Youth proved no barrier at the Longines FEI European Eventing Championship at Blair Castle (GBR) when 21-year-old Holly Woodhead (GBR) and DHI Lupison took the lead after the first day of Dressage with the outstanding score of 31.7 penalties.

And Michael Jung (GER), the defending champion, produced a masterful display on the youngest horse in the field, the eight-year-old fischerTakinou, and is in second place on 33.5.

The first two British team riders, Kitty King, who is lying fifth on Persimmon, and Nicola Wilson, in third place on One Two Many, both scored under 40 and have put the host nation in the lead at this early stage of the competition.

Woodhead, an individual silver medallist at the 2014 Young Rider European Championship, has only ridden at three-star level a handful of times, but a win in the national under-25 championships and her ability to score highly in the Dressage arena prompted the selectors to give her valuable experience at senior level.

“My team mates told me to try to stay focussed and to enjoy myself,” said Woodhead, who produced a beautifully soft test on the 11-year-old Irish Sport Horse gelding by Lupicor.

Jung explained that he had chosen to ride FisherTakinou instead of his 2013 champion Halunke because he felt the chestnut Anglo-Arab, which he spotted as a six-year-old at Le Lion d’Angers (FRA), would cope better with the hills. “He is a wonderful horse,” said Jung. “He listens to you and is very relaxed.”

If Jung were to win gold again this weekend, he would equal British rider Ginny Elliot’s record, set in the 1980s, of three successive European titles on three different horses.

Nicola Wilson said the mood in the British camp was one of elation as two more individual riders, Laura Collett (Grand Manoeuvre), and Sarah Bullimore (Lilly Corinne), a late substitute for Dani Evans, have both scored personal bests and are in sixth and seventh places.

France have had an excellent day as well because their first rider, Thibaut Vallette, a Lieutenant-Colonel in the French army, scored 36.8 to lie fourth on Qing du Briot ENE HN, and Karim Florent Laghouag (Entebbe de Hus) is in eighth place on 38.7 to put the team into second place at this stage with Olympic qualification as the main goal.

“My horse has super paces but he can be a bit shy in the arena, so I was pleased that he felt able to show off here,” said 41-year-old Vallette, who is competing at his first championships. “I’m very proud to be on the team. I don’t mind going first, as I like to concentrate on myself at a competition rather than be distracted by watching other people.”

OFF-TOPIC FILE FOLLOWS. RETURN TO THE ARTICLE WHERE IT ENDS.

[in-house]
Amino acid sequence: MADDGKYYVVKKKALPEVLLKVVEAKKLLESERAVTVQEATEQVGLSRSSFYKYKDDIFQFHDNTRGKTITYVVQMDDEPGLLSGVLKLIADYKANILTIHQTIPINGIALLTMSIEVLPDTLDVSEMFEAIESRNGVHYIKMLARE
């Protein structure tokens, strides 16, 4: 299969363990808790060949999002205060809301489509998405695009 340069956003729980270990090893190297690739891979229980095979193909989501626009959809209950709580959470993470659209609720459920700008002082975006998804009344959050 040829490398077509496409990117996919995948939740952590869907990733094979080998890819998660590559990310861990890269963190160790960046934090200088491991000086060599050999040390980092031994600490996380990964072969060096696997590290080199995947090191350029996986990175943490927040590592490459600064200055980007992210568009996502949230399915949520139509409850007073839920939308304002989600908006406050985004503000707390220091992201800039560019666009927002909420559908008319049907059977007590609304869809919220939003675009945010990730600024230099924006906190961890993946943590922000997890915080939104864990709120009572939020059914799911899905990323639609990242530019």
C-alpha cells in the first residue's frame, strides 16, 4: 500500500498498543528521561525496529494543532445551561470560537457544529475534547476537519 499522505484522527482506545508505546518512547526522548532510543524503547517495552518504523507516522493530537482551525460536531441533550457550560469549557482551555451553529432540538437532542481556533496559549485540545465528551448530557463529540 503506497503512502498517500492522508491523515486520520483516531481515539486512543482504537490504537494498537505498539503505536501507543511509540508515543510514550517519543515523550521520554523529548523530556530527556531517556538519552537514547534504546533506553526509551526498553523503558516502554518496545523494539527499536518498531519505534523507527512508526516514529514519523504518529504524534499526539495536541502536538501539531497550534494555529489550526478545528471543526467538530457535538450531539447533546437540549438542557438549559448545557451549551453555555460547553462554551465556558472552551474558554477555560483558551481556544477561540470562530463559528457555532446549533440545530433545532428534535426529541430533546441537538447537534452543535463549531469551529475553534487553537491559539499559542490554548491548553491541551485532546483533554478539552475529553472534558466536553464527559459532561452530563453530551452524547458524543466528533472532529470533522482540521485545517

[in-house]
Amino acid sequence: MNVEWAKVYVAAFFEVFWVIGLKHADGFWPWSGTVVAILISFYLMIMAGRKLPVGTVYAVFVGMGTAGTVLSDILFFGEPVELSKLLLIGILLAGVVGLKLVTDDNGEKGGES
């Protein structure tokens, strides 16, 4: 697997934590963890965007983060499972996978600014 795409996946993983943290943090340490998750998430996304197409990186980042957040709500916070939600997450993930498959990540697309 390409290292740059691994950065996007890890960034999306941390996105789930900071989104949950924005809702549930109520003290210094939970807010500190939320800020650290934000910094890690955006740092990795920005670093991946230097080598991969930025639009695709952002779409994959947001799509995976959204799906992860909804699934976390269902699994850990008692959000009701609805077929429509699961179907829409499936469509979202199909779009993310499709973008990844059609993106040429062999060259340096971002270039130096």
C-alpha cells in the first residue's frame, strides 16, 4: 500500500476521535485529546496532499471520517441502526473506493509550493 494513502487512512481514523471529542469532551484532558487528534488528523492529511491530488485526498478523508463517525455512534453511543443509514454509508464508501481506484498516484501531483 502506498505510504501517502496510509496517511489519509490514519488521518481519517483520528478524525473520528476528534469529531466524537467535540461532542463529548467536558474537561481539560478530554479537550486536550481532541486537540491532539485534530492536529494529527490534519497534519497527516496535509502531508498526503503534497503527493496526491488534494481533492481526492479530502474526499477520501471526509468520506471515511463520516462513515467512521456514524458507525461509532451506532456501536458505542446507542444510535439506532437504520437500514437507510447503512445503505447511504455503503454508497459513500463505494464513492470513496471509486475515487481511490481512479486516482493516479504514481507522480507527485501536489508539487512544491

Dirk Schrade (GER) and the 16-year-old Hop And Skip, holders of European and world team gold medals, did their usual reliable job for the German team, which is in third place, and scored 43.1 to lie 11th individually.

As Schrade explained, their real job is on Saturday morning when the aim will be to give the team a confidence-boosting start on the Cross Country. “Dressage is not our best phase, but now we can both enjoy ourselves!” he said.

Sweden is currently in fourth place, ahead of Ireland, whose first rider, Joseph Murphy (Sportsfield Othello) was quickly re-routed from Burghley after Aoife Clark’s horse Vaguely North had to be withdrawn. “It’s been a rollercoaster week, but team spirits are great,” said Murphy.

Irish team rookie Padraig McCarthy has made a great start to his first championship and is in 15th place on a score of 46.6 with Simon Porloe, the horse formerly ridden on the British team by his fiancée Lucy Wiegersma in 2013.

“I’m pinching myself, it’s like a dream,” admitted McCarthy, who only started Eventing at novice level last year. He originally competed in Jumping, but gave up riding in 2003 to concentrate on his career in economics until meeting Wiegersma in 2011.

“It’s been quite a steep learning curve and Nick Turner [team manager] has taken quite a gamble giving me a shot,” said McCarthy, “but we have had some consistent form Cross Country and in the FEI Nations Cup™ this year.”

The competition is building up excitingly, and there is great expectation for the teams’ third and fourth riders who perform their Dressage tests tomorrow. The first rider, British individual Izzy Taylor, is in the arena at 10.20 and the first team rider, the Netherlands’ Merel Blom, rides her test at 11.08.

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Individual Results after first day of Dressage
1 Holly Woodhead/DHI Lupison (GBR) 31.7 penalties
2 Michael Jung/fischerTakinou (GER)* 33.5
3 Nicola Wilson/One Two Many (GBR)* 34.6
4 Thibaut Vallette/Qing du Briot ENE HN (FRA)* 36.8
5 Kitty King/Persimmon (GBR)* 36.9
6 Laura Collett/Grand Manoeuvre (GBR) 37.8
7 Sarah Bullimore/Lilly Corinne (GBR) 38.2
8 Karim Florent Laghouag/Entebbe de Hus (FRA)* 38.7
9 Anna Nilsson/Luron (SWE)* 39.7
10 Patrizia Attinger/Raumalpha (SUI)* 42.4
*denotes team rider

Team Results after two riders
1 Great Britain, 71.5; 2 France 75.5; 3 Germany 76.6; 4 Sweden 91.4; 5 Ireland 96.6; 6 Italy 99.0; 7 Switzerland 100.4; 8 Netherlands 104.7; 9 Russia 107.3; 10 Spain 115.8 (NB: only one Belgian rider completed Dressage today)